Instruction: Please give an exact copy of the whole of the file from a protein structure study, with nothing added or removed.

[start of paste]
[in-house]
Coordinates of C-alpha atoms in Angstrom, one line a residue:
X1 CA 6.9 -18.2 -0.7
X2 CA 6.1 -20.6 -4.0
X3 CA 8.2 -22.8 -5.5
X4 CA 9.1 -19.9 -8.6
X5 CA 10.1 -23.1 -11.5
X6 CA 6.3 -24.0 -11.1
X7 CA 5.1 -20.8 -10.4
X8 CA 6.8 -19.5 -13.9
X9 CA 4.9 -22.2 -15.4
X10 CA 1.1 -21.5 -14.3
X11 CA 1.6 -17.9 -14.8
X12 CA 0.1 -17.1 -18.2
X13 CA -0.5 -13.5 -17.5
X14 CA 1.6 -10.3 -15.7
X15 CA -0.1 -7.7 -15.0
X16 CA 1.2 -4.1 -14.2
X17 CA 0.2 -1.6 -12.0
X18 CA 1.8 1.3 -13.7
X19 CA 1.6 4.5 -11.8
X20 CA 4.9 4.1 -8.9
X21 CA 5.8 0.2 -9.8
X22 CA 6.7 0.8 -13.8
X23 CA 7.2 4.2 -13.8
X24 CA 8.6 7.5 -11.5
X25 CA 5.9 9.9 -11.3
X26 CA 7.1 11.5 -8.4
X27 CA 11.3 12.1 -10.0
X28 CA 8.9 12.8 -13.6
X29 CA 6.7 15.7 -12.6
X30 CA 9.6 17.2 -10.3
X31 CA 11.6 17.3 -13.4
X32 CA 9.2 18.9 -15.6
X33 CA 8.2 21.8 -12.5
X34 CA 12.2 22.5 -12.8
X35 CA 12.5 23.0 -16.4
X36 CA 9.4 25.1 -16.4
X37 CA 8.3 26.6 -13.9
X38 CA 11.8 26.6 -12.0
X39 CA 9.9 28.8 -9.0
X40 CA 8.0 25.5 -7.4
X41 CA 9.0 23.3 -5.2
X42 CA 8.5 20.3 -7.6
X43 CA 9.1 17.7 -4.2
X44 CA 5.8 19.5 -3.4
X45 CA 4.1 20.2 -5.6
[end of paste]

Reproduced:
[in-house]
Coordinates of C-alpha atoms in Angstrom, one line a residue:
X1 CA 6.9 -18.2 -0.7
X2 CA 6.1 -20.6 -4.0
X3 CA 8.2 -22.8 -5.5
X4 CA 9.1 -19.9 -8.6
X5 CA 10.1 -23.1 -11.5
X6 CA 6.3 -24.0 -11.1
X7 CA 5.1 -20.8 -10.4
X8 CA 6.8 -19.5 -13.9
X9 CA 4.9 -22.2 -15.4
X10 CA 1.1 -21.5 -14.3
X11 CA 1.6 -17.9 -14.8
X12 CA 0.1 -17.1 -18.2
X13 CA -0.5 -13.5 -17.5
X14 CA 1.6 -10.3 -15.7
X15 CA -0.1 -7.7 -15.0
X16 CA 1.2 -4.1 -14.2
X17 CA 0.2 -1.6 -12.0
X18 CA 1.8 1.3 -13.7
X19 CA 1.6 4.5 -11.8
X20 CA 4.9 4.1 -8.9
X21 CA 5.8 0.2 -9.8
X22 CA 6.7 0.8 -13.8
X23 CA 7.2 4.2 -13.8
X24 CA 8.6 7.5 -11.5
X25 CA 5.9 9.9 -11.3
X26 CA 7.1 11.5 -8.4
X27 CA 11.3 12.1 -10.0
X28 CA 8.9 12.8 -13.6
X29 CA 6.7 15.7 -12.6
X30 CA 9.6 17.2 -10.3
X31 CA 11.6 17.3 -13.4
X32 CA 9.2 18.9 -15.6
X33 CA 8.2 21.8 -12.5
X34 CA 12.2 22.5 -12.8
X35 CA 12.5 23.0 -16.4
X36 CA 9.4 25.1 -16.4
X37 CA 8.3 26.6 -13.9
X38 CA 11.8 26.6 -12.0
X39 CA 9.9 28.8 -9.0
X40 CA 8.0 25.5 -7.4
X41 CA 9.0 23.3 -5.2
X42 CA 8.5 20.3 -7.6
X43 CA 9.1 17.7 -4.2
X44 CA 5.8 19.5 -3.4
X45 CA 4.1 20.2 -5.6